Bioplastics have a long history, but they remain a suite of technologies that have had difficulty realizing their potential

In 1941, visitors to the Michigan State Fair had a glimpse of what could have been the future of transportation—Henry Ford’s soybean car. With the United States gradually being drawn into the Second World War, Ford worried that steel for body panels would soon be in short supply. He turned to the country’s highly productive agricultural sector for a substitute — plastics made from soybeans. HIs soybean car featured 14 bioplastic panels bolted to a tubular steel frame.

“In this case, it didn’t take long for the dream of the bioeconomy to fall by the wayside,” said Sean Ferguson, a lecturer of science, technology and society in UVA Engineering’s Department of Engineering and Society.

Despite its many advantages, Ford’s soybean sedan was a dead end. Within two months of Pearl Harbor, the last civilian car rolled off the assembly lines, and production didn’t resume until 1945. And thanks to wartime advances in synthetic chemistry, petroleum-based plastics soon outpaced bioplastics in cost and sophistication.

As Ferguson’s research reveals, bioplastics have a long history, but they remain a suite of technologies that have had difficulty realizing their potential. Ferguson uses the fate of bioplastics to shed light on the intersection of social forces and technology, an encounter that leads some technologies to succeed and equally promising ones to face difficulties finding acceptance.

Threading the Needle to Adoption

The case of the soybean car illustrates the fate of a new technology in the face of global events and entrenched competition, but, as Ferguson’s research shows, there are many other factors that have contributed to the struggle of bioplastics to find acceptance. One is a mismatch between claims for a technology and its capabilities. In the early 1980s, for instance, bioplastics seemed primed for a break out.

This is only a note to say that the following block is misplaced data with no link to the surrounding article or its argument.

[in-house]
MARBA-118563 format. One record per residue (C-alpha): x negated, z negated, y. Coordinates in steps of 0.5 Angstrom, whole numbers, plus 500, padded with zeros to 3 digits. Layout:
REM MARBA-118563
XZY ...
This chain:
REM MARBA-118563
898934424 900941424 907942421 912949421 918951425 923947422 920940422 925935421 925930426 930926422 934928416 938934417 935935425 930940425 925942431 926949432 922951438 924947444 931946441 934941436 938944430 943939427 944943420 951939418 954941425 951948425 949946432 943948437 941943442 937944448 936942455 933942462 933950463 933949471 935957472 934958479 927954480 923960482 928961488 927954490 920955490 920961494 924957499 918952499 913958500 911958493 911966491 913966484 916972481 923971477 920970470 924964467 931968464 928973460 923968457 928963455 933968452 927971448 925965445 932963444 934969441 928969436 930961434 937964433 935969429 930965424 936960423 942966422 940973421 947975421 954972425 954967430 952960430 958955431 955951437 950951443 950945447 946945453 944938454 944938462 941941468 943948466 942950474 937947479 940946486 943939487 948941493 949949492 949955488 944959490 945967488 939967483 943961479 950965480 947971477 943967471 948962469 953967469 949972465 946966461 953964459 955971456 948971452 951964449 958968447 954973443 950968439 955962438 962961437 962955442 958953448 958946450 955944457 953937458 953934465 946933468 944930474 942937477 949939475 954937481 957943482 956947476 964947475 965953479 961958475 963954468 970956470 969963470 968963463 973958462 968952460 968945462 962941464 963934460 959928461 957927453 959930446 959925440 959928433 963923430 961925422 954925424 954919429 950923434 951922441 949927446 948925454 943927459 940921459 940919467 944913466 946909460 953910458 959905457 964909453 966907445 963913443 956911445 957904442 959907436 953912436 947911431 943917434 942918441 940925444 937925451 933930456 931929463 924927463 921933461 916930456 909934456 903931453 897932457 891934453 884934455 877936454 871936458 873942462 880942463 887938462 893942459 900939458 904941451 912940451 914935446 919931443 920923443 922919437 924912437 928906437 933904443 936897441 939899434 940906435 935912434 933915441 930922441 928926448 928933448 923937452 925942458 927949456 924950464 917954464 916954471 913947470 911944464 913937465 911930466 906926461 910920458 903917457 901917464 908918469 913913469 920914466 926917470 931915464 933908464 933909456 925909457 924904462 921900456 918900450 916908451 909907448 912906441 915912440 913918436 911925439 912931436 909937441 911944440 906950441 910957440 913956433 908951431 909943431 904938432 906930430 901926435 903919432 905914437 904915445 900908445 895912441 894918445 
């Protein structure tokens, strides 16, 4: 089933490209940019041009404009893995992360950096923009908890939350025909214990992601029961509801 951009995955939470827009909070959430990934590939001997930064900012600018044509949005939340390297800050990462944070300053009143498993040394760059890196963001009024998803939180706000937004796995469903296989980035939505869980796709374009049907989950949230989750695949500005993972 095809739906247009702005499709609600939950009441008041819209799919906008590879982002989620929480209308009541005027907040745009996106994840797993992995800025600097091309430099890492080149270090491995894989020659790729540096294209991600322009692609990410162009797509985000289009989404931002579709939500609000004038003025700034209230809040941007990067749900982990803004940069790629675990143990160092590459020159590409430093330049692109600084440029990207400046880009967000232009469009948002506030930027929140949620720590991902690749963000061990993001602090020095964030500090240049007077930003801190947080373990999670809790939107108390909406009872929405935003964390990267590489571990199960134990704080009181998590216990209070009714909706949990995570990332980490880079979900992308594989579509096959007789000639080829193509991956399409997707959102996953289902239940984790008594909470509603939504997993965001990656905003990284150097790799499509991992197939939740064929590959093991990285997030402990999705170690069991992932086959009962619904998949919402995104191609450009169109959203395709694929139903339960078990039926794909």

“Compostable bioplastics were advanced as a solution to the growing trash problem and pollution produced by petroleum-based plastics,” Ferguson said.

The problem was that manufacturers could not yet produce bioplastics that were 100 percent compostable. Instead, they blended petroleum-based plastic with degradable plant starch polymers. These mixed products failed to degrade in closed landfills, and when they did break down, they released toxic particles into the environment. There was a backlash. Many manufacturers — even those that had made large investments in bioplastics — left the industry.

Conflicting standards, Ferguson argues, have been another issue that has worked against acceptance of bioplastics. In the last decade, there has been great interest, especially among millennials, in sustainable products like “green” bioplastics. The problem is that there are multiple definitions of compostable, each with its own timeframe and temperature requirements. “A bioplastic produced under one standard may break down in the garden, while another requires the higher temperatures of an industrial composting facility to disintegrate,” Ferguson said. “This creates confusion among consumers.”

New technologies also bump up against entrenched interests.  Recyclers, for instance, are not eager to take on another type of plastic, particularly when there are so few outlets for the petroleum-based plastics they collect.  Large composters look at the chaos of new bioplastic varieties as too difficult to separate and have tended to side with caution by sending everything to the landfill.

Finally, Ferguson found that a contentious policy environment can also impede acceptance of technological change. Ferguson interned at New York State Governor’ Office and saw firsthand how the dynamic between policymakers and the public can undercut the emergence of new technologies and new approaches to sustainability. When the office suggested a ban on plastic bags at grocery stories, there was an outcry.

“I never appreciated the power of the messaging around consumer choice,” Ferguson said. “It was a revelation.”

Ferguson’s research is one reason that engineers are increasingly referring to the things they produce as socio-technical systems rather than infrastructure.

“When seen in the abstract, the advantages of a technology seem clear-cut,” he said. “In the real world, things are never that simple.”